The act of adjusting colors in an image to match the original scene or visual intent.
Color Cast:
A tint or hue that evenly covers an entire image.
Color Curves:
A mechanism for controlling color changes and matching colors. Color curves are set by user-adjustable lookup tables that define a color transform, which may be applied to each primary additive or subtractive color in the image.
Color Management:
A system of controlling digital data between all imaging devices from capture, to monitors to printers that ensures accuracy and repeatable.
Color Space:
The type of color environment one is working in, be it additive (RGB), subtractive (CMYK) or special colors. In Adobe Photoshop Color Space refers to the working space which produces a certain range or gamut of colors i.e. Adobe RGB 1998, Colormatch etc.
The difference between the darkest and lightest areas in an image. The greater the difference, the higher the contrast.
A series of points that are used to modify and manipulate the ratio, or relationship, between shades of grey or shades of color tone.Within Adobe Photoshop, like the Levels dialog box, the Curves dialog box allows one to adjust the entire tonal range of an image. But instead of making adjustments using only three variables (highlights, shadows, midtones), with Curves one can adjust any point along a 0-255 scale while keeping up to 15 other values constant. Curves can also be used to make precise adjustments to individual color channels in an image.
To reduce all color in an image to shades of gray. In Adobe Photoshop, the Desaturate command converts a color image to a grayscale image in the same color mode. For example, it assigns equal red, green, and blue values to each pixel in an RGB image to make it appear grayscale. The lightness value of each pixel does not change.
This command has the same effect as setting Saturation to -100 in the Hue/Saturation dialog box.
A random pattern added to the dots in a screening pattern to hide artifacts like banding or moir? patterns.
Within Photoshop, dithering refers to the method of simulating colors not available in the color display system of the computer. Images with primarily solid colors may work well with no dither. Images with continuous-tone color (especially color gradients) may require dithering to prevent banding.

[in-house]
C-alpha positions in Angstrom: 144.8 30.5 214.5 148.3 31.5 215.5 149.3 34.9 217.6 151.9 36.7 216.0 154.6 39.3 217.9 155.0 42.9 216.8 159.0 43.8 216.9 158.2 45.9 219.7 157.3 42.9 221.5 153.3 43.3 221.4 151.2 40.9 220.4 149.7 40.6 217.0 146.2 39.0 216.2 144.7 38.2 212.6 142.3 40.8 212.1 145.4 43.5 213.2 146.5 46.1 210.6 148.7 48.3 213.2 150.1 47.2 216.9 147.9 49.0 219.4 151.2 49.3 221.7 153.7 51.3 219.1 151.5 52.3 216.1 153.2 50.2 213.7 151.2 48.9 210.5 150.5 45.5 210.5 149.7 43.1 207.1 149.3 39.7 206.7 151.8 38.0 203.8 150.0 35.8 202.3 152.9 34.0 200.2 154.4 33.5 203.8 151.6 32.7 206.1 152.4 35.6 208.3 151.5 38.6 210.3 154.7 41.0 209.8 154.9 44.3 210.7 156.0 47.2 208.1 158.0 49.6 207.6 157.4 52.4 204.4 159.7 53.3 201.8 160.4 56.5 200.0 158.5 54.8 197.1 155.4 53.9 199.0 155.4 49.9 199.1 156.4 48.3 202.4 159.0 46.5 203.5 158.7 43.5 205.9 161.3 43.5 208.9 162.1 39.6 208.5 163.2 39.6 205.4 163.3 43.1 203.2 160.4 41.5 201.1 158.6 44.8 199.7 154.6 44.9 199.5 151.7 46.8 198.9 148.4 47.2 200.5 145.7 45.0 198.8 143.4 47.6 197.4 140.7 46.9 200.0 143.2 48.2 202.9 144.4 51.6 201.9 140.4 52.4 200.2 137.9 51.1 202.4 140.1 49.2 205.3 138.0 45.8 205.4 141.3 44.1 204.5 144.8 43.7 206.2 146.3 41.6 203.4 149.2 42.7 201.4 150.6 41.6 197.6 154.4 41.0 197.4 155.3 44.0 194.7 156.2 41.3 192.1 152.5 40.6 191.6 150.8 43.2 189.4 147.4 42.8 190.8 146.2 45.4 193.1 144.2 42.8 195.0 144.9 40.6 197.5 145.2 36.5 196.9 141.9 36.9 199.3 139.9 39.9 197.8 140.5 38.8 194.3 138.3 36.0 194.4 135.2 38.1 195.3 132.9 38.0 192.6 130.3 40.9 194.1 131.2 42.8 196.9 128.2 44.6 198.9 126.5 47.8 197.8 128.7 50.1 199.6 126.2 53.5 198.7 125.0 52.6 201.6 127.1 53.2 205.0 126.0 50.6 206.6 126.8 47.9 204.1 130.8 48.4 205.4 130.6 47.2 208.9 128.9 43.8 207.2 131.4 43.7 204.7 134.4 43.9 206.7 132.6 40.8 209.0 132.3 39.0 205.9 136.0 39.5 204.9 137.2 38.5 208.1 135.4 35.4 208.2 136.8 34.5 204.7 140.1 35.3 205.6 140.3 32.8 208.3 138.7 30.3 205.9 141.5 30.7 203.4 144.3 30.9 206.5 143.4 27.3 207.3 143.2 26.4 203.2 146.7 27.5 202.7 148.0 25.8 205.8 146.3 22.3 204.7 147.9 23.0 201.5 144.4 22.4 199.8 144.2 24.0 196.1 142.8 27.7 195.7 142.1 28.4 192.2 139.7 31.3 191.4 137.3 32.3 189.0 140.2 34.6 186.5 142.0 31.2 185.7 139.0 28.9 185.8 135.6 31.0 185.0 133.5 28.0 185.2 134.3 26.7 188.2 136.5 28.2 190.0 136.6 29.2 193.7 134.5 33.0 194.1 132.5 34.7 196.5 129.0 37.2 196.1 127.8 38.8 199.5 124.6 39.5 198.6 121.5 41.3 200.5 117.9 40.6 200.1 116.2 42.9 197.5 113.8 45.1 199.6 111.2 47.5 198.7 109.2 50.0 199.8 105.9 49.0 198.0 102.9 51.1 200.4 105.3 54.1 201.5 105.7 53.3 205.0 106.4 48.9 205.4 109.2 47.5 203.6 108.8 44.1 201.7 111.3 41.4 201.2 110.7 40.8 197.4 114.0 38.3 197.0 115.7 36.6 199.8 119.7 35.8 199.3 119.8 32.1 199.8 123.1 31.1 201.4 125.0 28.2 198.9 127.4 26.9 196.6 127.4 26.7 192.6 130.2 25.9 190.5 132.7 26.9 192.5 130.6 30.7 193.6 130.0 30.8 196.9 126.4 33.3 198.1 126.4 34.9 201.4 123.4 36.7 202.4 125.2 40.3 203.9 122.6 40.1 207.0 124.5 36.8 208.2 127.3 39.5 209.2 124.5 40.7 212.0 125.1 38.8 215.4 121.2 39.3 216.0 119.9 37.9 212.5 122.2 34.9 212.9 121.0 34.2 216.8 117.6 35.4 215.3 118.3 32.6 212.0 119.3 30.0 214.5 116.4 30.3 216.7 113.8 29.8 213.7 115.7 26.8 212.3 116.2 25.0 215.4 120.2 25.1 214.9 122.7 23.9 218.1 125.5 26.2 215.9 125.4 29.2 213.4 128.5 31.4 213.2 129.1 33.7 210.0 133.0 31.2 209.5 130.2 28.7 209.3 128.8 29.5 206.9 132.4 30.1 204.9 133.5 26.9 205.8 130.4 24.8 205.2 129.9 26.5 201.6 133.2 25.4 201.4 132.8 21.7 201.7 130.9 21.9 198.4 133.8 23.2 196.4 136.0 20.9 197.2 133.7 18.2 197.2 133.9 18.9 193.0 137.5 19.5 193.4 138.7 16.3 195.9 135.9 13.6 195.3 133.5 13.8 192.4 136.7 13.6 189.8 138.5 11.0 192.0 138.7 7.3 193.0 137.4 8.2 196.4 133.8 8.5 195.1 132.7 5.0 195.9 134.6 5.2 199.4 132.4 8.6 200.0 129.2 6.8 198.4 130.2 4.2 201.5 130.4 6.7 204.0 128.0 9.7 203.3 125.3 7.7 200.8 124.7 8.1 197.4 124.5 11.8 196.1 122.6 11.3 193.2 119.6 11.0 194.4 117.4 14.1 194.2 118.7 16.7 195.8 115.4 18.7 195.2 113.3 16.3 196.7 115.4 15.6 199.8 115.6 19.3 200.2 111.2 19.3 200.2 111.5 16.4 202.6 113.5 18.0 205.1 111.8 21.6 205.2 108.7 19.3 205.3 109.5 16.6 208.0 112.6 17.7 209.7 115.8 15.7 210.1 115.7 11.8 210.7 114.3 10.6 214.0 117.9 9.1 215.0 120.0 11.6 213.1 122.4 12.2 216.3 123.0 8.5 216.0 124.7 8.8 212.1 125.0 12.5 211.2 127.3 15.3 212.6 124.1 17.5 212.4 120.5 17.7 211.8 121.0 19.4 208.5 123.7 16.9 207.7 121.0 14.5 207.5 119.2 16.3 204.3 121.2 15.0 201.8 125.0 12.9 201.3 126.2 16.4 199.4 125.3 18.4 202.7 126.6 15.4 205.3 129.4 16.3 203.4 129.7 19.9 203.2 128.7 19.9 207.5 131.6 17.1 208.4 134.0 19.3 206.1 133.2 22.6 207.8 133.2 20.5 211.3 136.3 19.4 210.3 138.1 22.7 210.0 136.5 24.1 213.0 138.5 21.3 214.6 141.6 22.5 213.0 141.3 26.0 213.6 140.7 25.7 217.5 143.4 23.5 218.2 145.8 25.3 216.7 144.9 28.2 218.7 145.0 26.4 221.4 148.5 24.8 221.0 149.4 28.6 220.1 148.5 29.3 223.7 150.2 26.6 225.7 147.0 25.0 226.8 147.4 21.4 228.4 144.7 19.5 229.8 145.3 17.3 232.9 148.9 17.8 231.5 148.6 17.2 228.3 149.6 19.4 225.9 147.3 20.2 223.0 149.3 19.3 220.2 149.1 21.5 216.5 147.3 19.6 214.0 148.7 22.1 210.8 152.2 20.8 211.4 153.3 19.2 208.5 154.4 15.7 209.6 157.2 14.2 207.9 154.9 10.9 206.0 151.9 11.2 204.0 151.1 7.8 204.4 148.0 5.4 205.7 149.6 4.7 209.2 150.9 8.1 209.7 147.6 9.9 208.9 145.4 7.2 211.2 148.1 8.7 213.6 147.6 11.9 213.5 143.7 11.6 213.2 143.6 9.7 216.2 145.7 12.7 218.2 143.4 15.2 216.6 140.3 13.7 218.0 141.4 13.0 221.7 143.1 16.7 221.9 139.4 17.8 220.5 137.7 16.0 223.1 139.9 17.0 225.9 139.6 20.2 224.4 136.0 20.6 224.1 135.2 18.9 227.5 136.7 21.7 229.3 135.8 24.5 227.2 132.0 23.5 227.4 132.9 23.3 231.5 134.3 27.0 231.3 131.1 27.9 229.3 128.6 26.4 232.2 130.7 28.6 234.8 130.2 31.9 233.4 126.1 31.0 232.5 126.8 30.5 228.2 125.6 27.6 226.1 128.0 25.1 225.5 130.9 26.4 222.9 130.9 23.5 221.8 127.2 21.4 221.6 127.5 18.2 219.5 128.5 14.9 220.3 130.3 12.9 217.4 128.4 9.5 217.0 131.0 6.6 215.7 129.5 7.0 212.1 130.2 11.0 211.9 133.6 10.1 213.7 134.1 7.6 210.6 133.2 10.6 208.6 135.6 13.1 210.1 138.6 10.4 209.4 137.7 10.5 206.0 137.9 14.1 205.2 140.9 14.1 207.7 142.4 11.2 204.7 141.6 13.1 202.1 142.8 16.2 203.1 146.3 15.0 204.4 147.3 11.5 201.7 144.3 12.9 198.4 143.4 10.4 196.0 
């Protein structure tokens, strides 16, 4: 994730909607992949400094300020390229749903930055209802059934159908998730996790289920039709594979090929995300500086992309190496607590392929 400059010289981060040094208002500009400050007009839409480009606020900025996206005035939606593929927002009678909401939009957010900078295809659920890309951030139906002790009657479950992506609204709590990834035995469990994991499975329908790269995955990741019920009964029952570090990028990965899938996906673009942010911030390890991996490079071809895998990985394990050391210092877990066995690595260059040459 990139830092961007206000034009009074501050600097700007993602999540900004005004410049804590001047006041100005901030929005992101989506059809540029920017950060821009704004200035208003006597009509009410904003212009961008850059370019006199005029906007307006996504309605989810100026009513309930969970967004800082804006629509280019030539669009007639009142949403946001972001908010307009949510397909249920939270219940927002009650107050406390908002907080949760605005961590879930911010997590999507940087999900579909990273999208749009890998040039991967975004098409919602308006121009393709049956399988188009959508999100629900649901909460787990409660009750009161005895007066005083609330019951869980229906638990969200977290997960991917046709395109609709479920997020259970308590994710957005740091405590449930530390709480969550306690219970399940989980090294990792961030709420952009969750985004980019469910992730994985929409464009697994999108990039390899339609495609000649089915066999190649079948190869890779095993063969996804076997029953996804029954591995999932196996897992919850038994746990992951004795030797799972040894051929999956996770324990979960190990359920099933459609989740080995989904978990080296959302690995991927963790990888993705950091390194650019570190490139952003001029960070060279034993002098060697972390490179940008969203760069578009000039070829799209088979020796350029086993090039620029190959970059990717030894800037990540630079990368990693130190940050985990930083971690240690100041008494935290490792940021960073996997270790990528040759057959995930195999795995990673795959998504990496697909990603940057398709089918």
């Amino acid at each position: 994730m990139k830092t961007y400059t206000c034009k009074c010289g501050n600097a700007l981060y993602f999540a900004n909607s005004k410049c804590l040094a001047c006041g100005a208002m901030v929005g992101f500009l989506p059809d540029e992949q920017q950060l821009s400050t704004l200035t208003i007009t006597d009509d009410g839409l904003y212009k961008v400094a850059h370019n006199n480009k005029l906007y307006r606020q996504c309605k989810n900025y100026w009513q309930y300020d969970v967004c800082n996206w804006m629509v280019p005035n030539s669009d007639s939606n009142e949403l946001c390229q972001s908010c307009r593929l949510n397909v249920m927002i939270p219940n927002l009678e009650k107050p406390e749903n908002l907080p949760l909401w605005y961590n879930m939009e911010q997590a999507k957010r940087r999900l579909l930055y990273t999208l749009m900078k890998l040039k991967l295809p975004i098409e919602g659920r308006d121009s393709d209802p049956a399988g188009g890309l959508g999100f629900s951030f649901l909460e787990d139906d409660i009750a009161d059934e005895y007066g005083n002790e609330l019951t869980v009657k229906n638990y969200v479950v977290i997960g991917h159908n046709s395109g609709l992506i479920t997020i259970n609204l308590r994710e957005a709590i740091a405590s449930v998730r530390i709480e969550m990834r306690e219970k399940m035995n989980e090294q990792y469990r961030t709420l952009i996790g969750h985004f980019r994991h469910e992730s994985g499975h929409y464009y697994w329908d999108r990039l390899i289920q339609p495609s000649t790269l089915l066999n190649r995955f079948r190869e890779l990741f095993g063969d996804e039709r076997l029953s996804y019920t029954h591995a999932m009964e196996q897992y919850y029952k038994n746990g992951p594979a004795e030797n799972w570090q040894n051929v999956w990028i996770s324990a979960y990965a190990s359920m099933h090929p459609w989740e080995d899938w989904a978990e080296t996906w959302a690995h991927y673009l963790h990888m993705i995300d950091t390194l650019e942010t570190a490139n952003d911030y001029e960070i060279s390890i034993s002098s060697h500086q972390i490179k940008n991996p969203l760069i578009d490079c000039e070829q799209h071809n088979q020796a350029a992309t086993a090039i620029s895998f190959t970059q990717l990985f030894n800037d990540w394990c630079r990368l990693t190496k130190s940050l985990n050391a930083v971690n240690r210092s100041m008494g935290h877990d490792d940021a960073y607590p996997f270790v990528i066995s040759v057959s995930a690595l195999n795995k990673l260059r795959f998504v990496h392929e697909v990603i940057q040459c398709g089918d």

The highest level of density i.e. Maximum Density.
The lowest level of density i.e. Minimum Density. 
Abbreviation for Dots Per Inch. A measurement value used to describe the output resolution of a printer.
Refers to the software that actually converts image pixel data into data that an inkjet printer can print. The driver is the control point for selecting the printer's output resolution, paper type, and type of color management system being employed.
Dynamic Range:
The difference between the smallest and the largest amount of gray that a system can represent. Also the difference between the lightest highlight and the D-Max in the system.
A type of cabling technology for transferring data to and from digital devices at high speed.
The range of colors that a color system can display or print. The spectrum of colors seen by the human eye is wider than the gamut available in any imaging device.
Among the color spaces used in Photoshop, L*a*b has the largest gamut, encompassing all colors in the RGB and CMYK gamuts. Typically, RGB gamuts contain the subset of these colors that can be viewed on a computer or television monitor (which emits red, green, and blue light).
CMYK gamuts are smaller, consisting only of colors that can be printed using process-color inks.
A bar graph analysis tool that can be used to identify contrast and dynamic range of an image.
A component of color, or the wavelength of light of pure color. Hue is the color reflected from or transmitted through an object. It is measured as a location on the standard color wheel, expressed as a degree between 0° and 360°. In common use, hue is identified by the name of the color.